Announcing the 2015 Innovation Award Winners

Proud and battered winner of demolition derby holding trophy and checkered flag standing next to severely damaged automobile. Nat Youngblood. //

Proud and battered winner of demolition derby holding trophy and checkered flag standing next to severely damaged automobile. Nat Youngblood. //

On behalf of the National Digital Stewardship Alliance Innovation Working Group, I am excited to announce the 2015 NDSA Innovation Award winners!

This year, the annual innovation awards committee reviewed over thirty exceptional nominations from across the country. Awardees were selected based on how their work or their project’s whose goals or outcomes represent an inventive, meaningful addition to the understanding or processes required for successful, sustainable digital preservation stewardship.

The NDSA Awardees will be recognized publicly during iPRES 2015 at a reception on the evening of Wednesday, November 4.  Each of the winners will be featured in an upcoming blog post on The Signal, so please stay tuned to hear more about these excellent awardees!

Future Steward:  Lauren Work, VCU Libraries. Lauren is recognized for her work on several projects with the aim of giving VCU Libraries’ collections greater exposure and connect the Library with the Richmond community.  In her short time at VCU, she’s created collaborations and working relationships inside and outside of the library to expose hidden collections in order to further digital preservation.

Individual: Ben Welsh, LA Times. Ben, a reporter and developer at the LA Times, created Past Pages, a project that archives the homepage of a broad swath of new sites homepages every hour. This project is something he does in his spare time and it is something he was able to raise money for via kickstarter.  It is an example of the kinds of innovative creative interdisciplinary work that can happen in digital stewardship.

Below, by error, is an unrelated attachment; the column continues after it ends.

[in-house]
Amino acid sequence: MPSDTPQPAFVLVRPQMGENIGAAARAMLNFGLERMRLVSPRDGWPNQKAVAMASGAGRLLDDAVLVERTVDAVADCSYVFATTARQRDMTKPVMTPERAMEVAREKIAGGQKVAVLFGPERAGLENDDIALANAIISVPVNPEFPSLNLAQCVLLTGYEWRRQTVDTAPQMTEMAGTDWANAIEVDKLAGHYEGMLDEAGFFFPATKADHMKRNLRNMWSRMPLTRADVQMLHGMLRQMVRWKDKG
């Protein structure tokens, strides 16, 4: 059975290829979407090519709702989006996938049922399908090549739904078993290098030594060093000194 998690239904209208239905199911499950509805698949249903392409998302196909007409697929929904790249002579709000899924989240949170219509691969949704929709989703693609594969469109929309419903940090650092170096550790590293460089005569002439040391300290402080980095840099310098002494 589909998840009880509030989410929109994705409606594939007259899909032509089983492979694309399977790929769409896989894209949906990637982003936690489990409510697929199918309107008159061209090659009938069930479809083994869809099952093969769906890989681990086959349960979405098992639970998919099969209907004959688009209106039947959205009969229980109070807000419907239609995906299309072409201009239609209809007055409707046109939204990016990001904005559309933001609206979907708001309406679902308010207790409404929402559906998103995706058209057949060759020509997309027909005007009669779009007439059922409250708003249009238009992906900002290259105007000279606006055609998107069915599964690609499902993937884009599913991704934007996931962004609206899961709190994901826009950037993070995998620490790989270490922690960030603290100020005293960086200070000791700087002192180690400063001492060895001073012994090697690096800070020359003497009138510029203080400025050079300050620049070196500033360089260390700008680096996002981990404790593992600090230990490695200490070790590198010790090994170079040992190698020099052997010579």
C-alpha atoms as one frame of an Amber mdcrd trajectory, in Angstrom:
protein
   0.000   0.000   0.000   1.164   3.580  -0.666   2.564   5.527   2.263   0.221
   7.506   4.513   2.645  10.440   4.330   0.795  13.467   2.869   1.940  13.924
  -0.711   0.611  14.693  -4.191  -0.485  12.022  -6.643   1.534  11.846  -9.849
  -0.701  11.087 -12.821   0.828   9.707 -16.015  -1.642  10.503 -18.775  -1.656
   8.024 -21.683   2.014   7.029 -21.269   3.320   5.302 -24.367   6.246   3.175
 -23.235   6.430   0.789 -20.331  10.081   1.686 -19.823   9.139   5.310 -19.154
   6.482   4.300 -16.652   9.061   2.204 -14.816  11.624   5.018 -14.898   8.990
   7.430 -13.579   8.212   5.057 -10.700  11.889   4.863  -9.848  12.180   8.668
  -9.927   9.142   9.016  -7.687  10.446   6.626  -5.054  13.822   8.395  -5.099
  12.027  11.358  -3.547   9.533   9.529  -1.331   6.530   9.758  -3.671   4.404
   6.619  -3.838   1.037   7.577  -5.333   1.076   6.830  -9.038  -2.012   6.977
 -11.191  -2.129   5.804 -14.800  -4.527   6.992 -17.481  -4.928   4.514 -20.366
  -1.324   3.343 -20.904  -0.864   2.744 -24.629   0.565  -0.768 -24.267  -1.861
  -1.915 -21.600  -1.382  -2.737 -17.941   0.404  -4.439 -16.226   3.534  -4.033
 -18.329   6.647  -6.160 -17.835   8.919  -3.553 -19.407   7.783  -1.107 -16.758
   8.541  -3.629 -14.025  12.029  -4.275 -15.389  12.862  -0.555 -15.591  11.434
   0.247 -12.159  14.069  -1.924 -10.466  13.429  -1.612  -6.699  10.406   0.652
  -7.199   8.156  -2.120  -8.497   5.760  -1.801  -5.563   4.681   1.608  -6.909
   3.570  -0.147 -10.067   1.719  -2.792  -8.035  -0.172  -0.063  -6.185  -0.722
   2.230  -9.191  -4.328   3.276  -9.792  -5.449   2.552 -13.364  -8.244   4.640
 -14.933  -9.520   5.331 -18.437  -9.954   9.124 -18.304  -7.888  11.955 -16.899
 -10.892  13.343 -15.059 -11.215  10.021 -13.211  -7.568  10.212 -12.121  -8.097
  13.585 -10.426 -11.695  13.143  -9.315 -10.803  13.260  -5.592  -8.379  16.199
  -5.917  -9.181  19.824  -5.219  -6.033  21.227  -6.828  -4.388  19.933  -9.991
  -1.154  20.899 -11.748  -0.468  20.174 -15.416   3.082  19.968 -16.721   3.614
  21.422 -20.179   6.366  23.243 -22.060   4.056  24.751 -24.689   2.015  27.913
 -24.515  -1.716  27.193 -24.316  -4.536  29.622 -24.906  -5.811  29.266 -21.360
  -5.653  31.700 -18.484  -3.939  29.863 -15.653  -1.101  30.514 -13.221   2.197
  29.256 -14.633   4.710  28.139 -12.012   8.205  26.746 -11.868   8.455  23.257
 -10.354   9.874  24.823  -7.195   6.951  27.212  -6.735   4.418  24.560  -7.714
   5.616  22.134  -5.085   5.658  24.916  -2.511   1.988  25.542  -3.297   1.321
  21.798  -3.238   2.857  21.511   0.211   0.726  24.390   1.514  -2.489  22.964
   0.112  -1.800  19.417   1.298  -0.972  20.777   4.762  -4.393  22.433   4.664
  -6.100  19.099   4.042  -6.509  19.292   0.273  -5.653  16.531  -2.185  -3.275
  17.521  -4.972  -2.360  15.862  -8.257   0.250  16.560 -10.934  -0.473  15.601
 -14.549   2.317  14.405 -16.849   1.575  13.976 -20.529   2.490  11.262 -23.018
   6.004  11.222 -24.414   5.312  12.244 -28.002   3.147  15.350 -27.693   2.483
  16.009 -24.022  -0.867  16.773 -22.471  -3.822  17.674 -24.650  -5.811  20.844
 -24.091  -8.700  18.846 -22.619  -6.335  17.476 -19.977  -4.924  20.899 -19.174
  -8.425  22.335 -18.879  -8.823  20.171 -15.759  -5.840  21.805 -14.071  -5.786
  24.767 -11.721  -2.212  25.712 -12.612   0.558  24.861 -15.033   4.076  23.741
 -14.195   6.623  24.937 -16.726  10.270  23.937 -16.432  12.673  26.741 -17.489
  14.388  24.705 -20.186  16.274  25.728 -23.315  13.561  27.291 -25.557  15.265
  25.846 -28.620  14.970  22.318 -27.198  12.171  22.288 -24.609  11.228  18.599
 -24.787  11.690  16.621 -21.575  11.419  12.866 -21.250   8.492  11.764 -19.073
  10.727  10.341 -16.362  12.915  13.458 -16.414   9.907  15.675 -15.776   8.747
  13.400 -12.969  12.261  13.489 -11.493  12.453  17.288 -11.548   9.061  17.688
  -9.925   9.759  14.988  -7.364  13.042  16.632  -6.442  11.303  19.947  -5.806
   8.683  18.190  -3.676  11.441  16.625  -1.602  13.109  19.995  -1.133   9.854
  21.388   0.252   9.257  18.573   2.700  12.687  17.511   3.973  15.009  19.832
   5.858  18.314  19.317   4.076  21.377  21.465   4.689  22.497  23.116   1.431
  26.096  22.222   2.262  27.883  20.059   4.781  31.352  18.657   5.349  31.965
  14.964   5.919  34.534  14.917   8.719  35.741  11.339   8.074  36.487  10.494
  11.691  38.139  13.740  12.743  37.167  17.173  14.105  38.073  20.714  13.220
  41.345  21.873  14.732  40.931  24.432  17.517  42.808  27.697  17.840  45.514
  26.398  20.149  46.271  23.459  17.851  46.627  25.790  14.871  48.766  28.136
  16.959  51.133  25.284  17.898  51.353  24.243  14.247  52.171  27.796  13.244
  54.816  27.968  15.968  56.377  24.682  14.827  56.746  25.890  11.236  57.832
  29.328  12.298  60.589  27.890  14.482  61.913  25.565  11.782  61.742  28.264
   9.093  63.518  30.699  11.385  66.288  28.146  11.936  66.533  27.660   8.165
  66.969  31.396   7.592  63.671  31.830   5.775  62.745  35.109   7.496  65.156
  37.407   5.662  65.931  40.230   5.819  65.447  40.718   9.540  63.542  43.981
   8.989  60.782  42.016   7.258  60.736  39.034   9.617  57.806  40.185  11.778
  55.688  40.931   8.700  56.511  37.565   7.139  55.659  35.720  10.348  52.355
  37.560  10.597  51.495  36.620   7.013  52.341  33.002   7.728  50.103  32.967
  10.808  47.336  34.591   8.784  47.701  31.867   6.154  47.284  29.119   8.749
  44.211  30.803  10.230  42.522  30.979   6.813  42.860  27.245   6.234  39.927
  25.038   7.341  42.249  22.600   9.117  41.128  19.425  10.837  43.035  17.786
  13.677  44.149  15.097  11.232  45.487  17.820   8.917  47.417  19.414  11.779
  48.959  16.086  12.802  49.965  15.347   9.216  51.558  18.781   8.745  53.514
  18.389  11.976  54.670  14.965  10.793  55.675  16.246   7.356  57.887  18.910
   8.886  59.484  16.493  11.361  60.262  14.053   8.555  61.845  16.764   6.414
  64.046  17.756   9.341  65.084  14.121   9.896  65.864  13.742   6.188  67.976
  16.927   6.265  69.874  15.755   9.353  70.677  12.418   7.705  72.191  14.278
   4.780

Organization: Digital POWRR.  Digital POWRR is recognized for offering standalone advice for implementing a digital preservation program on a need-based spectrum spanning no funds or technical assistance up though all-in-one preservation and dissemination systems.

Project: Documenting Ferguson.  Documenting Ferguson seeks to preserve and make accessible the digital media captured and created by community members, representing diverse perspectives on the events in Ferguson and the resulting social dialogue. By providing long-term access to digital media surrounding recent historical events, this project helps set a new framework for digital preservation.

Read posts about the 2012, 2013 and 2014 award recipients.

The Annual Innovation Awards were established by the NDSA to recognize and encourage innovation in the field of digital preservation stewardship. These awards highlight and commend creative individuals, projects, organizations, and future stewards demonstrating originality and excellence in their contributions to the field of digital preservation. The program is administered by a committee drawn from members of the NDSA Innovation Working Group.

One Comment

  1. Lauren S.
    October 19, 2015 at 11:26 am

    Congratulations Lauren Work!!!

Add a Comment

This blog is governed by the general rules of respectful civil discourse. You are fully responsible for everything that you post. The content of all comments is released into the public domain unless clearly stated otherwise. The Library of Congress does not control the content posted. Nevertheless, the Library of Congress may monitor any user-generated content as it chooses and reserves the right to remove content for any reason whatever, without consent. Gratuitous links to sites are viewed as spam and may result in removed comments. We further reserve the right, in our sole discretion, to remove a user's privilege to post content on the Library site. Read our Comment and Posting Policy.

Required fields are indicated with an * asterisk.